Adrienne Youdim MD, FACP

What is the Mediterranean Diet?Med

The Mediterranean Diet is a widely studied dietary pattern that is inspired by the Mediterranean countries of Greece, Spain and Southern Italy.

There is no one Mediterranean diet but instead a pattern of eating that follow similar principles.

The documented benefits of eating a Mediterranean style diet are endless and include:

  • Reduced depression
  • Reduced cognitive decline including incidence of Alzheimer’s disease
  • Reduced heart attack, stroke and death from cardiovascular disease
  • Improved blood cholesterol
  • Improved blood sugar
  • Reduction of Metabolic Syndrome
  • Reduced visceral “belly” fat
  • Reduced inflammation as determined by blood markers or tests

The basis of the Mediterranean diet is fruits, vegetables and grains, typically 6-8 servings (cups full) of fruits and vegetables daily. By choosing different types and colors you can be sure to get the most varied vitamins, minerals and antioxidants (i.e. the most complete nutrition).

It may be surprising to hear that this diet includes lots of carbohydrates such as breads, cereals and pasta. BUT – these carbs are whole and unprocessed or minimally processed. Beans, grains and legumes make up the rest of the healthy carbs.

The Mediterranean diet promotes fish, poultry and eggs in place of red meat, which should be consumed once a month.  Dairy is advised daily or weekly including cheese (in moderation). Dairy foods chosen should be lower in fat and cholesterol. Typically soft cheeses such as feta have less saturated fat as compared to hard cheeses such as jack, cheddar or colby.

Also, the Mediterranean diet encourages liberal amounts of good fats, i.e. nuts, seeds and olive oil. These good fats help increase HDL or “good cholesterol“. However, being a fat, nuts are high in calories and therefore should be limited to no more than a handful a day.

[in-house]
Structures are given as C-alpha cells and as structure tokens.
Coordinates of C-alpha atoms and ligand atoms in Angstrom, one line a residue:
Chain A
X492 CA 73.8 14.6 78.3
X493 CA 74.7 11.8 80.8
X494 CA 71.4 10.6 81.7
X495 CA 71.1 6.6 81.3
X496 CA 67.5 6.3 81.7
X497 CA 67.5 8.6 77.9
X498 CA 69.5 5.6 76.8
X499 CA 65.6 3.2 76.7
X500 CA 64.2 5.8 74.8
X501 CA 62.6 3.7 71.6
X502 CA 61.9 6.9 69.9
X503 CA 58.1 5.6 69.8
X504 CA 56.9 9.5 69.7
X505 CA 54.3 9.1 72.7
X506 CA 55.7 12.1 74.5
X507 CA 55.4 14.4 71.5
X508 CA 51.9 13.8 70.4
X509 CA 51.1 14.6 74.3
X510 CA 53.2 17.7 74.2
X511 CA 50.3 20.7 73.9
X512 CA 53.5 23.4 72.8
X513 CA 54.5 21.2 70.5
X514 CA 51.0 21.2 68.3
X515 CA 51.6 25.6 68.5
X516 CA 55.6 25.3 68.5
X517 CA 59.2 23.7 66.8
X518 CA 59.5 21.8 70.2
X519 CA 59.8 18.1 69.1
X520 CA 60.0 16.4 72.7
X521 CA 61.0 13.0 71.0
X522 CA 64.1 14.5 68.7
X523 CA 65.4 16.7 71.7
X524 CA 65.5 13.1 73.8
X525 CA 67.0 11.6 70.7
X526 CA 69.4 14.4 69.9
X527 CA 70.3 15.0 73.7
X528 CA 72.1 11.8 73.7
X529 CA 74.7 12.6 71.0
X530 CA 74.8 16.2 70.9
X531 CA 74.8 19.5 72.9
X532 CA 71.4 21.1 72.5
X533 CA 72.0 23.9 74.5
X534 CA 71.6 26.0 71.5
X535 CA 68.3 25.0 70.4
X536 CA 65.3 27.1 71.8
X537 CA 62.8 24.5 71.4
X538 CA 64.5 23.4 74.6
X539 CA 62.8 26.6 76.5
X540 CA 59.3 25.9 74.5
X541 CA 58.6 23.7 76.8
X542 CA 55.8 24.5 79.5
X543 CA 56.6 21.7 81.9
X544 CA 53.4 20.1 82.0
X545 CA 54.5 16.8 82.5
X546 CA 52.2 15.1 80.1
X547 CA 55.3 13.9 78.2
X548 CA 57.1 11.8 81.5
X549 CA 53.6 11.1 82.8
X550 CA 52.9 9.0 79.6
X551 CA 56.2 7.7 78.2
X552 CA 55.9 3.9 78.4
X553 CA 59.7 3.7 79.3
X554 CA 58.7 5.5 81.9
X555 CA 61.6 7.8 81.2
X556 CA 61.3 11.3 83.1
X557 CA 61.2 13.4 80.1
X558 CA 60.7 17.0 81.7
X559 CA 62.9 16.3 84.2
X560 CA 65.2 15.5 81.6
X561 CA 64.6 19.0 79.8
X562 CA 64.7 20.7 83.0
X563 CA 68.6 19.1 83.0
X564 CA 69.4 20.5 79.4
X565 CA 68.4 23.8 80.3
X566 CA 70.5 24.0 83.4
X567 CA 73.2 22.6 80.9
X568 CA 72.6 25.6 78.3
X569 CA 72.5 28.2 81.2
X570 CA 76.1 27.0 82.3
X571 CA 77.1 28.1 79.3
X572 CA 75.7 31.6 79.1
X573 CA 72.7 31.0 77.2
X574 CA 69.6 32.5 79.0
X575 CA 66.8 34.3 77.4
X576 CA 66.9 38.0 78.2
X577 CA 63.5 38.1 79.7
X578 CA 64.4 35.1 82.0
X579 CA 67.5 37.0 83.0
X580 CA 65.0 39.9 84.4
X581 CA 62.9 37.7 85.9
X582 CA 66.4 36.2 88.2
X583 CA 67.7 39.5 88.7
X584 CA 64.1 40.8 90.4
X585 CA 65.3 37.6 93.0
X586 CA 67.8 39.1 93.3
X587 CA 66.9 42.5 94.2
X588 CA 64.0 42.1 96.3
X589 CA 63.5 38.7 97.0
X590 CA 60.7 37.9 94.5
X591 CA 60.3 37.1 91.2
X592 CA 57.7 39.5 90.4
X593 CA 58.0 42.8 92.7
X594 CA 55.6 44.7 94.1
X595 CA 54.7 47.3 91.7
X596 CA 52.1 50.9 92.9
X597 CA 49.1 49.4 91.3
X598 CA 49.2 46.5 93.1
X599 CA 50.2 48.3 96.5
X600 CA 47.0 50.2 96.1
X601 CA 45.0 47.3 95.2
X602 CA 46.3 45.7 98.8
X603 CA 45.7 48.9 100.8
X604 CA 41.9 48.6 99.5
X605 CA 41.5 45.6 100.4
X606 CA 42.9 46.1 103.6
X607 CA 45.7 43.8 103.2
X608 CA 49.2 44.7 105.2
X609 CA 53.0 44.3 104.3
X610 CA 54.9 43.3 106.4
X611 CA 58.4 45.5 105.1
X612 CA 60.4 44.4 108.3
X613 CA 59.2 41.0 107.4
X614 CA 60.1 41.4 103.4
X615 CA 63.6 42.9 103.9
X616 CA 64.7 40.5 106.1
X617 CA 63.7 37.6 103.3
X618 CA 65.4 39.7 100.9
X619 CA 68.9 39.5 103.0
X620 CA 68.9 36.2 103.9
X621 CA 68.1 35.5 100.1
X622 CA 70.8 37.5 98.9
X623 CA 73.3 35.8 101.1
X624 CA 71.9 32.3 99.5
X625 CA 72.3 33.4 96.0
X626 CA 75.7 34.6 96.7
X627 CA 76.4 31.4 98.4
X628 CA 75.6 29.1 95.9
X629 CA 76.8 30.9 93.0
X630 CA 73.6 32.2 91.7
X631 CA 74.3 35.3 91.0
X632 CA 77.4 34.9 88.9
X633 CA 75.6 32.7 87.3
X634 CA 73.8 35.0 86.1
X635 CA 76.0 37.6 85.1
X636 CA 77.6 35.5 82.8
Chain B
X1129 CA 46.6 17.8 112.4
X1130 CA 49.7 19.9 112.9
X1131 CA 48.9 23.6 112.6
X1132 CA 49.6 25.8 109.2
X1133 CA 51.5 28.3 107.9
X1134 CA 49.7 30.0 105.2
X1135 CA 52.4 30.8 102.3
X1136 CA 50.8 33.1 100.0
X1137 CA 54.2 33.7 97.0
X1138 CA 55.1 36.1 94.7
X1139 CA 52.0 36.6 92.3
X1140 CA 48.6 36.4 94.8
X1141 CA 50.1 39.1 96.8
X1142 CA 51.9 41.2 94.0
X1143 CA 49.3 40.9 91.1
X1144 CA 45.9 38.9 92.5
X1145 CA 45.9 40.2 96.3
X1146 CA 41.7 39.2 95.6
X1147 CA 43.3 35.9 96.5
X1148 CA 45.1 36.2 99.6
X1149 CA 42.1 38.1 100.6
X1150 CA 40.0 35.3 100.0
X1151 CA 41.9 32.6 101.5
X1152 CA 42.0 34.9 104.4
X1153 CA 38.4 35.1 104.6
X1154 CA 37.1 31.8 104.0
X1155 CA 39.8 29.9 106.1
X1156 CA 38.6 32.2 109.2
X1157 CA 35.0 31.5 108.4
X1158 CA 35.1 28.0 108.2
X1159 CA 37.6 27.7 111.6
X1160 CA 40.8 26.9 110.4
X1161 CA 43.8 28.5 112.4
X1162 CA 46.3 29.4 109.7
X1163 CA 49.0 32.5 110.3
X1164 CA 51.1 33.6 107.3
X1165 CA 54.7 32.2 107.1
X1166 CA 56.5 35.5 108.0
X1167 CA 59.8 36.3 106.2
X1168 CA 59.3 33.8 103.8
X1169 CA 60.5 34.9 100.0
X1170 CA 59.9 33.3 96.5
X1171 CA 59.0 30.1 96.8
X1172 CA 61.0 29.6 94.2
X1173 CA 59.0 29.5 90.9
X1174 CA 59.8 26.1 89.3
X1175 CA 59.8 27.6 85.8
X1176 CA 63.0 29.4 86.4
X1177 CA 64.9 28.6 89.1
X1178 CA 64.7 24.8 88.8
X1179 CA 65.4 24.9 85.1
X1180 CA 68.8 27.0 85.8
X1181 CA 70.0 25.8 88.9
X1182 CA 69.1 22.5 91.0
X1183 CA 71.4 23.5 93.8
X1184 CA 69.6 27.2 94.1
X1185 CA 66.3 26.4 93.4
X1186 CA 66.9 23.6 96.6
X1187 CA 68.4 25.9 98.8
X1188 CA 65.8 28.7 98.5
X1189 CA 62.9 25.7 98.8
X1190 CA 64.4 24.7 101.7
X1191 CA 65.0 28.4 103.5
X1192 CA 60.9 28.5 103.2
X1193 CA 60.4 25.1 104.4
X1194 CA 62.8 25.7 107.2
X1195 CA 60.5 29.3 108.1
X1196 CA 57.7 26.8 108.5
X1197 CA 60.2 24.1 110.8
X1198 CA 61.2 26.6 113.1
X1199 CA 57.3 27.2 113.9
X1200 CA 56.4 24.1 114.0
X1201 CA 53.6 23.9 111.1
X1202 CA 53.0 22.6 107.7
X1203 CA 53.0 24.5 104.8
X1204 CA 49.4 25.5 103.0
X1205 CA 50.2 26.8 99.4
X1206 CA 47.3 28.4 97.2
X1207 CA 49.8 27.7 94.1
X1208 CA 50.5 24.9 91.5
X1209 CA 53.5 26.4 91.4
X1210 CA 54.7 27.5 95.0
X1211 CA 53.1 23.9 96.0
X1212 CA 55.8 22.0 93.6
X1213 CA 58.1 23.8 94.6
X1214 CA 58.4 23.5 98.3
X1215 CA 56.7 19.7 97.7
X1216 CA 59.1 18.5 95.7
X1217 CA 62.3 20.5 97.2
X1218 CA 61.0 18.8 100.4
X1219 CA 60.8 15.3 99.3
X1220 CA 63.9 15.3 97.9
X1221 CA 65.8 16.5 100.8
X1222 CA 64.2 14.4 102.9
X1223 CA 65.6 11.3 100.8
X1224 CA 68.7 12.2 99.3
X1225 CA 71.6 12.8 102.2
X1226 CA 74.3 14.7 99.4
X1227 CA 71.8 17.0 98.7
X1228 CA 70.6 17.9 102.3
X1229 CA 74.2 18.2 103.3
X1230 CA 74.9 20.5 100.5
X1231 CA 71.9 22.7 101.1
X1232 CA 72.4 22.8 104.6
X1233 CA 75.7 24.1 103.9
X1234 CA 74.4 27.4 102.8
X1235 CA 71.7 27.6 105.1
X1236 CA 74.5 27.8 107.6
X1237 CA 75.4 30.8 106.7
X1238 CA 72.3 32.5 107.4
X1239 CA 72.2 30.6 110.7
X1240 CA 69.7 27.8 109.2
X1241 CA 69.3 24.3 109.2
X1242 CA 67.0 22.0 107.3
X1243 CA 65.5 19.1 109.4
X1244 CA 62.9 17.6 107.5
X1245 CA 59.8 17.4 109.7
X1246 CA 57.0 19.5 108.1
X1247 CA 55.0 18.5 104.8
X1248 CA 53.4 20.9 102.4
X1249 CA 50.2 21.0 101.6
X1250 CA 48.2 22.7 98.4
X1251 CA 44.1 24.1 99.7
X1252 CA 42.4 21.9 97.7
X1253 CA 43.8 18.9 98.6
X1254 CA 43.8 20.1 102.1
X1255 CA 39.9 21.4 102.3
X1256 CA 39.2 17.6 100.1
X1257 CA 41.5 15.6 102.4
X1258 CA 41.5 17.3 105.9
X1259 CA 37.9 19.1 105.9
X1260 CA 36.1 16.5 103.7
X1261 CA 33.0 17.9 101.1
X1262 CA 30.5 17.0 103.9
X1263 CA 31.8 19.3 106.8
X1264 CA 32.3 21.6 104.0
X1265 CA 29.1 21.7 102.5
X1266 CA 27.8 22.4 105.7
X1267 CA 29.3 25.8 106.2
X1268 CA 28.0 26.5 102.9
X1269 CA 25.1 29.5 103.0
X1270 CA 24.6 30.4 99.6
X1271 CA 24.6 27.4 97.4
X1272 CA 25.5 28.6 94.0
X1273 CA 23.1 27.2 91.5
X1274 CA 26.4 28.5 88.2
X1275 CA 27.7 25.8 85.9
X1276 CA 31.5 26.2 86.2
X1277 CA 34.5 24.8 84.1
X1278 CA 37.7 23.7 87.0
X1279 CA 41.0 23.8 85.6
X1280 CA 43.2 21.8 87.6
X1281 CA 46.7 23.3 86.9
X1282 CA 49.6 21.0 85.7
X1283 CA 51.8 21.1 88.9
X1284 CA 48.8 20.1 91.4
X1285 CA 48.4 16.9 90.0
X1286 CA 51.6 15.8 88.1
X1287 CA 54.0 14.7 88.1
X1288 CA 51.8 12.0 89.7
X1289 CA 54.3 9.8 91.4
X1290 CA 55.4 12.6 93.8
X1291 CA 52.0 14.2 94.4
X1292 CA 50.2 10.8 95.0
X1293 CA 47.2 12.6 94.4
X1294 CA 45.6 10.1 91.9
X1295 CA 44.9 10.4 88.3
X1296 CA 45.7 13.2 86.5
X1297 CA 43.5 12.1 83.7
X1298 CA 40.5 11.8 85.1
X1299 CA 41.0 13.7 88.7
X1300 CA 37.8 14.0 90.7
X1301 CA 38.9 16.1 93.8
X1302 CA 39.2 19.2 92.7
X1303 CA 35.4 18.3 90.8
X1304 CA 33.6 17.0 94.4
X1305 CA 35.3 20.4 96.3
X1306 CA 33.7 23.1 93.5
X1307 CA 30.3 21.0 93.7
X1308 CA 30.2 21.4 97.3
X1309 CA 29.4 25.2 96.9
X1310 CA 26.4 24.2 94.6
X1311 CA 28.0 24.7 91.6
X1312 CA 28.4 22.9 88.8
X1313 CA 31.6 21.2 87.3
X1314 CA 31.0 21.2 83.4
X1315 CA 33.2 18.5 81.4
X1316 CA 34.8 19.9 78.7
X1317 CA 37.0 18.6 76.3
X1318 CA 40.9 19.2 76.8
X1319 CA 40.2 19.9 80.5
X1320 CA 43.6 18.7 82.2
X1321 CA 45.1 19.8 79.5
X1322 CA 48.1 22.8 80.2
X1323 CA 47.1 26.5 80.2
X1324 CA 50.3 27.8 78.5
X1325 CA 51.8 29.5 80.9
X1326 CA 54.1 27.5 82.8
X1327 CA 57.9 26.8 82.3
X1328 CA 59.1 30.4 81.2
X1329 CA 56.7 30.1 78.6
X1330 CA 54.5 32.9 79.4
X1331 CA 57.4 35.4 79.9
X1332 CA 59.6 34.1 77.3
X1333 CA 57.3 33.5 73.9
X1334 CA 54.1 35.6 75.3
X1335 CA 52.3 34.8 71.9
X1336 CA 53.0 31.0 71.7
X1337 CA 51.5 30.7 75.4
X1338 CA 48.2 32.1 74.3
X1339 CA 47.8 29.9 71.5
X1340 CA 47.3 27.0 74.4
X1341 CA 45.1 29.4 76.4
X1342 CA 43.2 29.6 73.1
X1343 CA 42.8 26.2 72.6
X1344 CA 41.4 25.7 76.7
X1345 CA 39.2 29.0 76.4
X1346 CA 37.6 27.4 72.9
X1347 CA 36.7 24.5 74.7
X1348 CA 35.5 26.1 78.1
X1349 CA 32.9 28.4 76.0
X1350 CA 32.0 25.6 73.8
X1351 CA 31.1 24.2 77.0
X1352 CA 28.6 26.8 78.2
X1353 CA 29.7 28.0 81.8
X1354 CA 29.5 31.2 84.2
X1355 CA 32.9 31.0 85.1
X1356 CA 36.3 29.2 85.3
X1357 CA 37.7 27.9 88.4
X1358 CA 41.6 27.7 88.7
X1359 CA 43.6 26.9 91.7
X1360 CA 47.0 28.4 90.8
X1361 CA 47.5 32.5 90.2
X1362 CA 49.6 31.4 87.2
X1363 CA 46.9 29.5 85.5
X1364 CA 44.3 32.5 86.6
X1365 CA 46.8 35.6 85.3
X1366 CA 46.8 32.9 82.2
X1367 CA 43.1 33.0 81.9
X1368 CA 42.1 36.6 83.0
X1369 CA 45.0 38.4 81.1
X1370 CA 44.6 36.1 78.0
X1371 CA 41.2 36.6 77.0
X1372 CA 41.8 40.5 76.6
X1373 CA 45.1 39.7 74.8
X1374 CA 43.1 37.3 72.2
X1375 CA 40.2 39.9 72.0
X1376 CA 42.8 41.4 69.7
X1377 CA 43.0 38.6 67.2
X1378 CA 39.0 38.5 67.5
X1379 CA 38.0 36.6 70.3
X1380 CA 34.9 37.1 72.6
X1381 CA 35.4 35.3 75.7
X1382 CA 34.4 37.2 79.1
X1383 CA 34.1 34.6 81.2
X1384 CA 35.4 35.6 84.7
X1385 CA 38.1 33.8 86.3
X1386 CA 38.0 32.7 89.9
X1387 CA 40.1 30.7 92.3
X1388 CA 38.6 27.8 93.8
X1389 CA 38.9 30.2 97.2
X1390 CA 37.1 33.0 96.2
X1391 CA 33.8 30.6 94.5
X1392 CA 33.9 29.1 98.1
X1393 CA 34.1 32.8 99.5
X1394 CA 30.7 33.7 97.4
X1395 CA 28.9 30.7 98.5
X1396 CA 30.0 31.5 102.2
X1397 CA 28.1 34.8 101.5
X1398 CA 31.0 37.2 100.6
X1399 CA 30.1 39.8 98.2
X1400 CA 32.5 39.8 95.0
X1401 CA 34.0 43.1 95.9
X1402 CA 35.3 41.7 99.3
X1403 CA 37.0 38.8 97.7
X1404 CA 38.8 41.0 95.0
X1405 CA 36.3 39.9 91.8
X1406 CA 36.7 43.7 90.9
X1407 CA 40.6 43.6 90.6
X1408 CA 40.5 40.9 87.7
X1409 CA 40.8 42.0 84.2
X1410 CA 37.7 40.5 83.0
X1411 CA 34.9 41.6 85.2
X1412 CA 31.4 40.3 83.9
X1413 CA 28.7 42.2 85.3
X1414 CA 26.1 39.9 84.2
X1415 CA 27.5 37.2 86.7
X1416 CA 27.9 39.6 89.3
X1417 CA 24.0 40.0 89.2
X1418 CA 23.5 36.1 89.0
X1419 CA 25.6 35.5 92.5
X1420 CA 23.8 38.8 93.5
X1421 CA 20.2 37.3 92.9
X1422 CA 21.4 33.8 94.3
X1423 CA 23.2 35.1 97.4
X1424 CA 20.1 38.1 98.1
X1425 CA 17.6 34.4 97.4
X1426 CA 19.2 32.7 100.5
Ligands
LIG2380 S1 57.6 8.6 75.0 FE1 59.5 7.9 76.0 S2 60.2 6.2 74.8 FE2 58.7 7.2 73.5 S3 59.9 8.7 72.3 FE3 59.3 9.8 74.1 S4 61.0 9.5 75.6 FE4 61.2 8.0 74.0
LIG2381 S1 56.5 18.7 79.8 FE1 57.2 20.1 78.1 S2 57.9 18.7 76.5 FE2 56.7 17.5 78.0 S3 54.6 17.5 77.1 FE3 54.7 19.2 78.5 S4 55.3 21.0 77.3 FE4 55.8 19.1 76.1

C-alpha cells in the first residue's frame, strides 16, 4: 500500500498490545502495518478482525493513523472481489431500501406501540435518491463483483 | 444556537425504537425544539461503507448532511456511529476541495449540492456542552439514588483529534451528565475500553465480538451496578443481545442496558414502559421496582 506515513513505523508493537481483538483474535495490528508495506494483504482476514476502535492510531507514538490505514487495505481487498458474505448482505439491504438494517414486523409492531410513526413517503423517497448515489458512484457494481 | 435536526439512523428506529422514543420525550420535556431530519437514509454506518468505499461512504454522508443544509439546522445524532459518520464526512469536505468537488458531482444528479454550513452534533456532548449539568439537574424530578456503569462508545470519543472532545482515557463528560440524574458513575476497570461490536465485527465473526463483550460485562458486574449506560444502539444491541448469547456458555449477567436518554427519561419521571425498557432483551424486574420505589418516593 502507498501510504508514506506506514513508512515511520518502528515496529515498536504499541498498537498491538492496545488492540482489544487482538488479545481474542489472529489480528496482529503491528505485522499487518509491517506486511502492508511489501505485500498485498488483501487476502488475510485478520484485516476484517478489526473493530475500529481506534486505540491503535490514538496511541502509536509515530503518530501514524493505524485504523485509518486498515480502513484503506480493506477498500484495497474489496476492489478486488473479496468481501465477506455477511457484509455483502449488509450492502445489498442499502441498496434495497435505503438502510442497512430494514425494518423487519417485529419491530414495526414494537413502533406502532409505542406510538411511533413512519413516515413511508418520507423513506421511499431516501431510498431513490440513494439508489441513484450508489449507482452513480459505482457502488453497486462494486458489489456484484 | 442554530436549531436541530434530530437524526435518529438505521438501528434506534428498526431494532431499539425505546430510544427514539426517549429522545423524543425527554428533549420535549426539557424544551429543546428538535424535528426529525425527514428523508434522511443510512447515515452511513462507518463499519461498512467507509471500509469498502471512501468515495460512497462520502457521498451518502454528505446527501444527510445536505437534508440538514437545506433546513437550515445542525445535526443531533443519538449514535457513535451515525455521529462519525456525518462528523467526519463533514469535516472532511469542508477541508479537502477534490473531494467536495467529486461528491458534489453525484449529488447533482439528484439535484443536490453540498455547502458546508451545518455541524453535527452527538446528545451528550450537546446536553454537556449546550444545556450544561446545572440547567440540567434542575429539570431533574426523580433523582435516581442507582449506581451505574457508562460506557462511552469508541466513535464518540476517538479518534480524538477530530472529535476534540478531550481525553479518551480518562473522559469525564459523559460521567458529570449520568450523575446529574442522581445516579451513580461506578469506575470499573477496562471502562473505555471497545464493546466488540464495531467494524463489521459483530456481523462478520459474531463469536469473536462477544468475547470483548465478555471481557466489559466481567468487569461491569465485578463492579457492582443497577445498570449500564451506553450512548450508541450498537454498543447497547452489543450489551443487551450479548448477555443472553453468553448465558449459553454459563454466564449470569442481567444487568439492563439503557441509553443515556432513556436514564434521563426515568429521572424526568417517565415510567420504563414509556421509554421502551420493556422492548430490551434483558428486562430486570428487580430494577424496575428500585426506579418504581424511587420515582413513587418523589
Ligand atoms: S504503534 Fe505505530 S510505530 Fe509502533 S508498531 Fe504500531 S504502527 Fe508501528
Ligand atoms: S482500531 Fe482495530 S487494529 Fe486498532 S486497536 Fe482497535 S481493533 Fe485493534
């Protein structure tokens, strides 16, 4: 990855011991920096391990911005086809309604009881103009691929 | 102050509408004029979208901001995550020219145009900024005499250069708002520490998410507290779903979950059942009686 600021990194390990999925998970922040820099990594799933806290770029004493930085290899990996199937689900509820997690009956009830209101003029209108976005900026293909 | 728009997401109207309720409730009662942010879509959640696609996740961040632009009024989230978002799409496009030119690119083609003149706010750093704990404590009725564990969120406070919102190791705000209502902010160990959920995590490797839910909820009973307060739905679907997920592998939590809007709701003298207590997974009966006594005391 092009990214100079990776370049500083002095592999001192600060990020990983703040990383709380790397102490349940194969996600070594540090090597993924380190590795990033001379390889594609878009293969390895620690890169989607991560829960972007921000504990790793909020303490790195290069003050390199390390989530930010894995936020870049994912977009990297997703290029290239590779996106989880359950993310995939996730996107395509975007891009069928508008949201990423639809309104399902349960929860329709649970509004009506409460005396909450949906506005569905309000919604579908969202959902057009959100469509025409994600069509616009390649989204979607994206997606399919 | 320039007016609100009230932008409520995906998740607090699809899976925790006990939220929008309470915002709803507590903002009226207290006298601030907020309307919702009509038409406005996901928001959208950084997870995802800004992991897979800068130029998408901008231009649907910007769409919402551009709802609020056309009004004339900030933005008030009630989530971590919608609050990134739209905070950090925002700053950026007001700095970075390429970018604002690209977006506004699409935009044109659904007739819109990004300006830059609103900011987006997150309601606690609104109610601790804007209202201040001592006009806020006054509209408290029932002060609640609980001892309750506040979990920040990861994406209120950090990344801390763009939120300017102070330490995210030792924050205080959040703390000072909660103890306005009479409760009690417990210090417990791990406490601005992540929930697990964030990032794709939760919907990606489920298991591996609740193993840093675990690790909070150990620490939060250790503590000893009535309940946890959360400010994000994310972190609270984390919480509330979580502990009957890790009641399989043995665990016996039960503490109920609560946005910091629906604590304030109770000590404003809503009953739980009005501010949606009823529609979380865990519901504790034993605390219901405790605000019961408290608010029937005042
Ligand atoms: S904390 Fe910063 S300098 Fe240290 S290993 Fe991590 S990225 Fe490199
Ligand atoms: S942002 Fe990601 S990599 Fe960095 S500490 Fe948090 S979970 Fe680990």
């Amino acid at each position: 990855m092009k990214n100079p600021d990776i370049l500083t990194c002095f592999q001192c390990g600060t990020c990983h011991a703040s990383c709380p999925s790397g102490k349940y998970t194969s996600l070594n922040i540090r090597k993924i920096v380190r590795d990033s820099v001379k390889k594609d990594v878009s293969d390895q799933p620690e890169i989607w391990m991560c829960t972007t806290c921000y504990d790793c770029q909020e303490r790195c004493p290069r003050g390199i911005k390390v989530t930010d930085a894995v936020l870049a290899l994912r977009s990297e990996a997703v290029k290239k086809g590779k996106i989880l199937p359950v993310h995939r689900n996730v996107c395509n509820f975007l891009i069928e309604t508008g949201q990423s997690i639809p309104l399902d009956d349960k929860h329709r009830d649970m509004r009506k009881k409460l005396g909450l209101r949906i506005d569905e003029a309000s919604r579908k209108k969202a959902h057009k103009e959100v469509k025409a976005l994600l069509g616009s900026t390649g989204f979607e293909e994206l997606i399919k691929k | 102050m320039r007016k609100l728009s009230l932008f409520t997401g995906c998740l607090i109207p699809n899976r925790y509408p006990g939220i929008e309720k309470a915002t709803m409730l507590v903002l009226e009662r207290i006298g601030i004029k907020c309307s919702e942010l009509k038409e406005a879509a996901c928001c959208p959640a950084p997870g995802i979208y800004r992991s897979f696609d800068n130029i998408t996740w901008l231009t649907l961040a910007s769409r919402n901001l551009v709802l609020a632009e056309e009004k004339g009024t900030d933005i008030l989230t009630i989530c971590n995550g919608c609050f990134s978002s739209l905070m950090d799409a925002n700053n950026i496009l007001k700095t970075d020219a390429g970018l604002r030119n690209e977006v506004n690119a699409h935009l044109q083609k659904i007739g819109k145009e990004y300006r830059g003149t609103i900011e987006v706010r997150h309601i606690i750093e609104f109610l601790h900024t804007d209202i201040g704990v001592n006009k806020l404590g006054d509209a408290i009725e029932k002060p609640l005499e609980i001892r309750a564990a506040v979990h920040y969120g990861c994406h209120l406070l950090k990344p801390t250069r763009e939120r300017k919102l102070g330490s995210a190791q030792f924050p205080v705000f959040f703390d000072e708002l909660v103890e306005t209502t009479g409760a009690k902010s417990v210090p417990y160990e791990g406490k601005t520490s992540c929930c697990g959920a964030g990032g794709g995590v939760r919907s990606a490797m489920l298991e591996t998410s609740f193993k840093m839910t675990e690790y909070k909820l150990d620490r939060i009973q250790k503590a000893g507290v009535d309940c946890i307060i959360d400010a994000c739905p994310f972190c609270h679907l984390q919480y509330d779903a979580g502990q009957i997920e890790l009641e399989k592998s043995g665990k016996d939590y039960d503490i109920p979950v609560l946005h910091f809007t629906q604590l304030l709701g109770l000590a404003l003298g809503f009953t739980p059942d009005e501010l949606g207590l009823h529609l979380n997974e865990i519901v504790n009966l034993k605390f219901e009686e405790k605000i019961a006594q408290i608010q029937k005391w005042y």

Olive oil is a monounsaturated fat that increases HDL and can reduce LDL (bad cholesterol). Choosing extra virgin means that it is minimally processed and so it retains it’s antioxidants and plant based nutrients.

Optionally, the Mediterranean diet incorporates small amounts of alcohol, usually red wine, limited to about 4 oz. daily or less.  Excessive alcohol consumption is linked to other health problems AND to weight gain so the key is modest intake.

Implicit in this lifestyle is movement!  The Mediterranean lifestyle includes lots of activity, work related activities and leisure activity. So don’t forget to get moving!

Quick tips on how to incorporate the Mediterranean diet and living:

  • Eat lots of fruits and vegetables – half your plate!
  • Switch to whole grain minimally processed bread, cereal and pasta
  • Incorporate beans, legumes and grains (quinoa, lentils, bulgur, barley and whole wheat bread)
  • Add dairy – those with less saturated fat are best
  • Eat fish, poultry and eggs. Limit eating red meat to once a month
  • Add a handful of nuts daily
  • Replace butter, margarine and other saturated fats with olive oil
  • Use spices and herbs in place of salt
  • Should you chose to drink alcohol, limit the amount to 4 oz. and preferably red wine
  • Get active and stay active!

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